The toll-like receptors (TLRs) play an essential role in host defense. TLRs initiate the activation of innate immune responses, and they via recognition of danger-associated molecular patterns (DAMPs) and pathogen-associated molecular patterns (PAMPs). Most TLRs signal through the adapter molecule myeloid differentiation factor 88 (MyD88). Only TLR3 signals through a MyD88-independent pathway, and TLR4 signals through both MyD88 and TRIF. TLR5 expression is closely related to various infectious diseases caused by bacteria. A lack of TLR5 results in metabolic syndrome and altered gut microbiota, which may induce colitis, colitis, even adipose tissue inflammation. TLR5 can contribute to endophthalmitis pathogenesis due to Bacillus intraocular infection as well. It also responds to a variety of cancer progressions. TLR5 is also related to autoimmune diseases and virus infection according to recent studies. In this study, TH1020 is a potent and selective TLR5/flagellin complex antagonist, with an IC50 of 0.85 μM.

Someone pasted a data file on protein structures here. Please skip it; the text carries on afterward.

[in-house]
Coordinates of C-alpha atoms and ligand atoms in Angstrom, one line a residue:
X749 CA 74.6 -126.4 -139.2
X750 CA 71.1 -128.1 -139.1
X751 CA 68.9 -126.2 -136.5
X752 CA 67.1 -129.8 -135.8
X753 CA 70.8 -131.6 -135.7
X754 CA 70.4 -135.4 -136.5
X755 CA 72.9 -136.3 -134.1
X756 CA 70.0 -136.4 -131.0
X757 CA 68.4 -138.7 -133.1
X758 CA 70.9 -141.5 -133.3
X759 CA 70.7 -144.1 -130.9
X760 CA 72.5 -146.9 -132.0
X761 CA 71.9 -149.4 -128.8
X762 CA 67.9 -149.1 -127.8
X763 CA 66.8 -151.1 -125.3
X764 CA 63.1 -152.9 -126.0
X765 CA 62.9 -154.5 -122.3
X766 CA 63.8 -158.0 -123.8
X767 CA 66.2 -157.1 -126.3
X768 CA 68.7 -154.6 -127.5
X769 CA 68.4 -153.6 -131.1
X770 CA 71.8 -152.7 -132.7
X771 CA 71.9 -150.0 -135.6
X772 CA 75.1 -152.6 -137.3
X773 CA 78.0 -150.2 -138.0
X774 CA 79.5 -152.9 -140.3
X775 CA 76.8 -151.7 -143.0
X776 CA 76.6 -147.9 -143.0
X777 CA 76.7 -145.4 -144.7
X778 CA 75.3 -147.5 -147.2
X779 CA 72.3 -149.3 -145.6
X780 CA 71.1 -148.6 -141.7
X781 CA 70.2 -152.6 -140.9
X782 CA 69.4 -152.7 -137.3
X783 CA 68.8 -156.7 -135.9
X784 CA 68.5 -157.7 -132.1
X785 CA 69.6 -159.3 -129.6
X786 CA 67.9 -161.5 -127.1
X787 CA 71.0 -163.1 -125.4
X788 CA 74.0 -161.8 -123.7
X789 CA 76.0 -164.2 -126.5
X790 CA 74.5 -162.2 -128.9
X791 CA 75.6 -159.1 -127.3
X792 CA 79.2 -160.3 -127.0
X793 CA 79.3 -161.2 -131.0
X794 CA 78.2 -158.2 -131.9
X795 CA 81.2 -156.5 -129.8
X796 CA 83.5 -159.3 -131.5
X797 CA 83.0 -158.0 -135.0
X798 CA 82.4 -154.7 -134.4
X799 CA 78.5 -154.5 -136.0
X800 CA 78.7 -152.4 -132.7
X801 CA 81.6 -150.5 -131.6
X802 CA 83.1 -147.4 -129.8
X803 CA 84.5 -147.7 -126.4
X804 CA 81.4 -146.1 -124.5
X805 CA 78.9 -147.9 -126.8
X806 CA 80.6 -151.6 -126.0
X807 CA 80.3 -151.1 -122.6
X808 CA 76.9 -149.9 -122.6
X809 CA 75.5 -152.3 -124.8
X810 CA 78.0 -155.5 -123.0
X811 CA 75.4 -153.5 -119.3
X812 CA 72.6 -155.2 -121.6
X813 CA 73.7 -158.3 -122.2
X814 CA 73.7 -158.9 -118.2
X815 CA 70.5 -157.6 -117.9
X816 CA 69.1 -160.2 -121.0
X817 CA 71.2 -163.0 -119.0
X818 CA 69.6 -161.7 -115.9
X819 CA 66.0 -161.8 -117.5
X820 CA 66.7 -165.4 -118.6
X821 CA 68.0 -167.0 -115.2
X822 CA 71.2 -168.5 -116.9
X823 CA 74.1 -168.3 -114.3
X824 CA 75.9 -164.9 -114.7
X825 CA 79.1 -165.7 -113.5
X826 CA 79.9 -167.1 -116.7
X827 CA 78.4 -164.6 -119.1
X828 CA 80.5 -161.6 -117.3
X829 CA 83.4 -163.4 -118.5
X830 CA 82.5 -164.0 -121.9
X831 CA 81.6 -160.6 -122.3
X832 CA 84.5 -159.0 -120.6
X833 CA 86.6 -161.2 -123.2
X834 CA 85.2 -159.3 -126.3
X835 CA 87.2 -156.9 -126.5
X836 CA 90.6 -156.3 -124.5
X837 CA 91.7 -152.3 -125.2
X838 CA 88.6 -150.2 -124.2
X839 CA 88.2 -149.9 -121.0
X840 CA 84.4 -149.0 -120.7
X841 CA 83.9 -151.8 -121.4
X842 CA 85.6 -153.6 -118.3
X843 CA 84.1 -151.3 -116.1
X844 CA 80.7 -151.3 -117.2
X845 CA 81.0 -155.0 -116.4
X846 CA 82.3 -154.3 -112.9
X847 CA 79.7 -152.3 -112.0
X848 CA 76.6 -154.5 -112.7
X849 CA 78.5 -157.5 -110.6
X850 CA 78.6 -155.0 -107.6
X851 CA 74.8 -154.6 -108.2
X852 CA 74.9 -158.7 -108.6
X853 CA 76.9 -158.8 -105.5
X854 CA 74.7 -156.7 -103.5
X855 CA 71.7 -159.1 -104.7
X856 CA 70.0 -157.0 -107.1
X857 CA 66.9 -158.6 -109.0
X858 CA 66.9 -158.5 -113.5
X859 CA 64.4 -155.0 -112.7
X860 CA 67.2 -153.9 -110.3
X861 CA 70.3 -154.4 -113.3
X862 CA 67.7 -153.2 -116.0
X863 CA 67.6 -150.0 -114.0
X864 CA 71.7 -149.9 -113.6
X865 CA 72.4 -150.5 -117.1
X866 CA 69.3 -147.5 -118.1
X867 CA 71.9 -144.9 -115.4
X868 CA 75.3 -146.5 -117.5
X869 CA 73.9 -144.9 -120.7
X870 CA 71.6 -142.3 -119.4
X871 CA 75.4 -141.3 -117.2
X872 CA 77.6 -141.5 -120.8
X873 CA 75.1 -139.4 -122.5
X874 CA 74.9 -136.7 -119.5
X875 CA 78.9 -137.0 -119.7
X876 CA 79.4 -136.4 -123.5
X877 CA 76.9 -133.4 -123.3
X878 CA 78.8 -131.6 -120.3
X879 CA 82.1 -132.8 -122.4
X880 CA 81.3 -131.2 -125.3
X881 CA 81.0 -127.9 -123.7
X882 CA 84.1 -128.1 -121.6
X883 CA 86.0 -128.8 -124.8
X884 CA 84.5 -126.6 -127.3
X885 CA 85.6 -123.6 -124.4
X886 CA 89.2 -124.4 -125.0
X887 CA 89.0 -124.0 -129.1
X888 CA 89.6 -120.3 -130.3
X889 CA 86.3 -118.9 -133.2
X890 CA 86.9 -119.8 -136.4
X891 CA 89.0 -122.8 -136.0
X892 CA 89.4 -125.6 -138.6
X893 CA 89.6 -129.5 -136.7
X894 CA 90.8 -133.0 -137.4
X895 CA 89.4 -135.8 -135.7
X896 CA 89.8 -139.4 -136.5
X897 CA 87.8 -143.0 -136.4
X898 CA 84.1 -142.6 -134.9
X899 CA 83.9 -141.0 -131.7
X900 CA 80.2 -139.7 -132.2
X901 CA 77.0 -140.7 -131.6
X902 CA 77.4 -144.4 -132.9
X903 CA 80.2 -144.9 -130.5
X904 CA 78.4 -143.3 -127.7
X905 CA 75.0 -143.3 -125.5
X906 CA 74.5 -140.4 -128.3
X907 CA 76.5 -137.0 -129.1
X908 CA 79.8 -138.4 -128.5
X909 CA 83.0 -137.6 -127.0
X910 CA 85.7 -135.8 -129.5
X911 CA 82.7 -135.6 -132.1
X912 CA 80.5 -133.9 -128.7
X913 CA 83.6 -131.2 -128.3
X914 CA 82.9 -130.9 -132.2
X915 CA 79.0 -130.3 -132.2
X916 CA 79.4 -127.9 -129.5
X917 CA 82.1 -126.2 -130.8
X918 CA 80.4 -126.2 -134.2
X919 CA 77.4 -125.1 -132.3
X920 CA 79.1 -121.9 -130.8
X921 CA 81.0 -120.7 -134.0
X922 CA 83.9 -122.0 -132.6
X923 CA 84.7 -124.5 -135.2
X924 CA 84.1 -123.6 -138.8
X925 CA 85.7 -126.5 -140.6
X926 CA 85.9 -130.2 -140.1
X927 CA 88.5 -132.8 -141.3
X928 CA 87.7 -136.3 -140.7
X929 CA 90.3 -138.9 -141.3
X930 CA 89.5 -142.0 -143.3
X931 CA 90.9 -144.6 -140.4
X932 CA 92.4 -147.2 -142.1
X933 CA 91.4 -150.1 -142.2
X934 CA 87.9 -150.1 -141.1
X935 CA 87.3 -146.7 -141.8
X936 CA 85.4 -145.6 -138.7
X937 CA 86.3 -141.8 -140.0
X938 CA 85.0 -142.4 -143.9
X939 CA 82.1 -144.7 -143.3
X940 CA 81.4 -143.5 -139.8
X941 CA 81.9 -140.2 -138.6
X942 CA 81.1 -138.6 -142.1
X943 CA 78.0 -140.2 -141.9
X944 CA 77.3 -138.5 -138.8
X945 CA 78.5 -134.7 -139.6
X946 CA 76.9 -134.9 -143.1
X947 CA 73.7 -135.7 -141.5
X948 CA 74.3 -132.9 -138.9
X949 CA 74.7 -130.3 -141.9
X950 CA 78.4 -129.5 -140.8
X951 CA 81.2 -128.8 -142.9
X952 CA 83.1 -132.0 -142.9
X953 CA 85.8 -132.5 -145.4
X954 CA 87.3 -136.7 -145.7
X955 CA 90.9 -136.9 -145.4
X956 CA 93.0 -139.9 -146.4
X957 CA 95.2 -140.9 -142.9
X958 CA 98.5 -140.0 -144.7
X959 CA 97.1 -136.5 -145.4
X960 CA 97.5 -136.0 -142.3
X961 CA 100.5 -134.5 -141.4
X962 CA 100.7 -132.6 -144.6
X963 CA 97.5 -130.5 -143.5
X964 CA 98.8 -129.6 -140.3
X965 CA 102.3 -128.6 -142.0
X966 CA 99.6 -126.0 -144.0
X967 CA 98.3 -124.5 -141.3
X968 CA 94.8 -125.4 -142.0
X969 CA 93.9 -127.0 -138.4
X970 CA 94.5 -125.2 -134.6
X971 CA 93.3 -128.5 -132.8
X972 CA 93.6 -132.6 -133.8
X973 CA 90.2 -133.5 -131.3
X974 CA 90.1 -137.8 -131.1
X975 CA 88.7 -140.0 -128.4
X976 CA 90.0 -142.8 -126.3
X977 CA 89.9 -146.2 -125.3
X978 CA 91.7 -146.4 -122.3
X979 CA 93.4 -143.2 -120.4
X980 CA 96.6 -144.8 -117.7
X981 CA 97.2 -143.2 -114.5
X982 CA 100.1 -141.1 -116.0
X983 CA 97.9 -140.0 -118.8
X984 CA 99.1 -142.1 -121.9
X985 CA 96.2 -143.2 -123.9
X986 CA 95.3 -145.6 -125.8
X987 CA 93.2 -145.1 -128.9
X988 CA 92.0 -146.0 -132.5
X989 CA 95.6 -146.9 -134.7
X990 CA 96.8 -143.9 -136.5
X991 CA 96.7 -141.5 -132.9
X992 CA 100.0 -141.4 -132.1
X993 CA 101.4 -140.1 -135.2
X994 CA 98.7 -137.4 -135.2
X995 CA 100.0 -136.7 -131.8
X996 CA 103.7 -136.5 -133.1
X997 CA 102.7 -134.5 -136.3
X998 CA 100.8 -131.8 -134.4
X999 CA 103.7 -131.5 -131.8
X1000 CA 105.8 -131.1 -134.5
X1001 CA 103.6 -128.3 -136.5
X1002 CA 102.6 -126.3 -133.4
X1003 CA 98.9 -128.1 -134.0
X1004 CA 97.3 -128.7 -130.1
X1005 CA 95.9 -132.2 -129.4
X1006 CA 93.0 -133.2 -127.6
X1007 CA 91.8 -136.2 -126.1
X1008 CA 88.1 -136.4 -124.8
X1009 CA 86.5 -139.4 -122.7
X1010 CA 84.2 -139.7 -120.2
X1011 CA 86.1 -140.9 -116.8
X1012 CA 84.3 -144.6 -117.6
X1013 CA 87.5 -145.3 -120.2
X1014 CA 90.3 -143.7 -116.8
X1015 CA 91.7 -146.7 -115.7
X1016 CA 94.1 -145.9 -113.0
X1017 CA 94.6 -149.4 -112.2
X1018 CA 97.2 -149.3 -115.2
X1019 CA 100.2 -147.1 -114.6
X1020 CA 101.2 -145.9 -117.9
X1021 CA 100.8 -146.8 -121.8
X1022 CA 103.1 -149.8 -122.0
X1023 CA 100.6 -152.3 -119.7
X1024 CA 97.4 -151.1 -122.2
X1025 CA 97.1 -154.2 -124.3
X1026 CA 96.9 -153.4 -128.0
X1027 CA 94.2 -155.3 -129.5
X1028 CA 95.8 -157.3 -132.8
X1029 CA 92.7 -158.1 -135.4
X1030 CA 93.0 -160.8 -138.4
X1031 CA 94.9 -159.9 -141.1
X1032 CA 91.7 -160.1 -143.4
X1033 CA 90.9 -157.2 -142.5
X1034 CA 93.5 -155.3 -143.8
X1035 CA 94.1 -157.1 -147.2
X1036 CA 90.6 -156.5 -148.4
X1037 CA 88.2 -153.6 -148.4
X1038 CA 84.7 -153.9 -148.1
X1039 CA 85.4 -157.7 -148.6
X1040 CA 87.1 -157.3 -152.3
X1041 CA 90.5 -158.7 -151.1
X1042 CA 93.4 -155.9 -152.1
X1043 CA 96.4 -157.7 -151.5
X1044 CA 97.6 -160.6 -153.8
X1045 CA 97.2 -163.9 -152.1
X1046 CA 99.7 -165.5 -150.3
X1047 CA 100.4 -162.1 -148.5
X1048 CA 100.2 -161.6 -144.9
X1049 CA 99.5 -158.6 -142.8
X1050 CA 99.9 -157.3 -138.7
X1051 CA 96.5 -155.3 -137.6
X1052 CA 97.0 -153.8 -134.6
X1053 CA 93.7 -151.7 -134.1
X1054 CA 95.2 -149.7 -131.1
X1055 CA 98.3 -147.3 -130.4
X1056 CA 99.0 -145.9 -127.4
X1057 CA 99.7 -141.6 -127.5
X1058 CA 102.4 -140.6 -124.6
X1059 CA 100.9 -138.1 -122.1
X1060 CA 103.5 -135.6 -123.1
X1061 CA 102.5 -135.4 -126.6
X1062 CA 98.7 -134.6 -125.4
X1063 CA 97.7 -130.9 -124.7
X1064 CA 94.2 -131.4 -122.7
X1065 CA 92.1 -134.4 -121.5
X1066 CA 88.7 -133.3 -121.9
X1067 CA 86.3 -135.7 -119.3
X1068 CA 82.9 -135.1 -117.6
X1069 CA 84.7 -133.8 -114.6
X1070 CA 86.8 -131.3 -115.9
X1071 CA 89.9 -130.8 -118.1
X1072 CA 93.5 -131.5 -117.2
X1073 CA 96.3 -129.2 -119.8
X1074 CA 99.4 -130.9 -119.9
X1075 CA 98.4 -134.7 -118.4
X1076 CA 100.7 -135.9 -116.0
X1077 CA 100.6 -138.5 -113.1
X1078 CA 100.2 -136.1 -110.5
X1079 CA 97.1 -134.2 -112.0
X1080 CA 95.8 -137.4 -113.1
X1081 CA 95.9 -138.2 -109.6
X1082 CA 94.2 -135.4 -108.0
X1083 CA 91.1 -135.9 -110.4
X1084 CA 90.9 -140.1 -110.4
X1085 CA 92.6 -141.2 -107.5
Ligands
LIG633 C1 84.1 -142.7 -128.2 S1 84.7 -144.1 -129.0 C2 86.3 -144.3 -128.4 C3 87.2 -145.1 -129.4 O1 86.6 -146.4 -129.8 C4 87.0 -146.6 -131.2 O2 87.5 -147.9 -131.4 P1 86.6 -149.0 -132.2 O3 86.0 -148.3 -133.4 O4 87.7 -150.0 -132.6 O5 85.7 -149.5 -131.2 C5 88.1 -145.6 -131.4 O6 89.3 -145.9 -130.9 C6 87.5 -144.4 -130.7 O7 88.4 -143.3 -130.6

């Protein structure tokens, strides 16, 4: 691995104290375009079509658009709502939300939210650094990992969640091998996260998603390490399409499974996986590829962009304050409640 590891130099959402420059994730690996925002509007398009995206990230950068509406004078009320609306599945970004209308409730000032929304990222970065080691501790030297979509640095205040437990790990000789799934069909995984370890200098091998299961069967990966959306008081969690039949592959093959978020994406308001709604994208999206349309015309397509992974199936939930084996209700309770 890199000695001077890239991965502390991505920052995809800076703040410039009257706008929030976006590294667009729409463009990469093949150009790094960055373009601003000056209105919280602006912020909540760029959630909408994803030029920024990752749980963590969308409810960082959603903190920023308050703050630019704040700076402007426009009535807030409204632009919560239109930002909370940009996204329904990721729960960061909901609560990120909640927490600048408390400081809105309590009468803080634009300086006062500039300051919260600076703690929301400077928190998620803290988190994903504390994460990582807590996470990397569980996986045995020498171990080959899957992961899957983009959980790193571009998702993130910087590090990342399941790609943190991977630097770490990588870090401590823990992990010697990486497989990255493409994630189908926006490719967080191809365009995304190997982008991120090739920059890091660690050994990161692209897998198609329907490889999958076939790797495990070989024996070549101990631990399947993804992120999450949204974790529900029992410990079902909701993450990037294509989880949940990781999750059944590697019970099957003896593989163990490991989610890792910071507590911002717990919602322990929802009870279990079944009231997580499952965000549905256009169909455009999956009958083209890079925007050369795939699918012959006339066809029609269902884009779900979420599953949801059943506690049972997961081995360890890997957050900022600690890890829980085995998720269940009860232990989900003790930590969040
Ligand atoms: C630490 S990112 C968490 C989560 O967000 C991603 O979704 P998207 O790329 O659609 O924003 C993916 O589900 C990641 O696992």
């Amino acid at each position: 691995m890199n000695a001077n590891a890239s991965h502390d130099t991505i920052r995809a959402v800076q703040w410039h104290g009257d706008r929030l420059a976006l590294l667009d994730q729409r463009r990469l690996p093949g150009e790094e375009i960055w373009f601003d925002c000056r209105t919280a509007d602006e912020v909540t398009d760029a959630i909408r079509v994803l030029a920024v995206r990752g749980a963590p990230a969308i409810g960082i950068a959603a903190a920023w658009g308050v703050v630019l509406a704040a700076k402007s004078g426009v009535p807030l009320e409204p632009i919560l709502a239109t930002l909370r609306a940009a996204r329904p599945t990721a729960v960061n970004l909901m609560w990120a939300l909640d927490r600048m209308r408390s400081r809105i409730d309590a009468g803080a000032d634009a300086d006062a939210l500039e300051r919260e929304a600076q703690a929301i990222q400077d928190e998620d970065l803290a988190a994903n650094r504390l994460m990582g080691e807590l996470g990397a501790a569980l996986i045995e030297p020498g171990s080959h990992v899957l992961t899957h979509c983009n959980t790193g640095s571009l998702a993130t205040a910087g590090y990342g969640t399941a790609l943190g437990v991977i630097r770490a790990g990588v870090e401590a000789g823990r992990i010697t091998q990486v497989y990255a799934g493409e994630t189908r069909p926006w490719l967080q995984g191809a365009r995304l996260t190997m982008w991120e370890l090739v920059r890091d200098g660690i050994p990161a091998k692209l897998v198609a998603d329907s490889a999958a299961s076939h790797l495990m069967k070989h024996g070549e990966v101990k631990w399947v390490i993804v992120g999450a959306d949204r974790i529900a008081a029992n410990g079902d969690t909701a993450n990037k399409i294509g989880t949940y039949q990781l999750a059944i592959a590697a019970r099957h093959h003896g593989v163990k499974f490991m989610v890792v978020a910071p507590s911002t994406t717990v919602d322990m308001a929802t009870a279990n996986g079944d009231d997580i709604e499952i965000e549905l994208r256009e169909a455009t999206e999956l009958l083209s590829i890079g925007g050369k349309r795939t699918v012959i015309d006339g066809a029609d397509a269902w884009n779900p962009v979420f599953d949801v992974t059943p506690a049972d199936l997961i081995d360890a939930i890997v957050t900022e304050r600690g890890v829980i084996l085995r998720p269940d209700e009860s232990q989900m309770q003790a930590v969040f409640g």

TH1020 at 0.78μM shows nearly negligible inhibition of TLR2, TLT4, TLR7, and TLR8, though it demonstrated weak inhibition of TLR3. TH1020 binds to the interface of the two copies of TLR5 and disrupts the tetrameric complex formation. In addition, it almost completely abolishes the TLR5-mediated TNF-α secretion at 0.37 μM. Therefore, TH1020 suppresses the downstream signaling of TLR5 in a consistent manner as it targets the TLR5/flagellin complex formation.
In summary, TH1020 is a potent and selective TLR5/flagellin complex antagonist and inhibits flagellin-induced TLR5 signaling. It provides a much-needed molecular probe for studying this important protein-protein interaction. Ultimately, it also could lead to potential pharmaceutical candidates for the treatment of TLR5-related inflammatory diseases.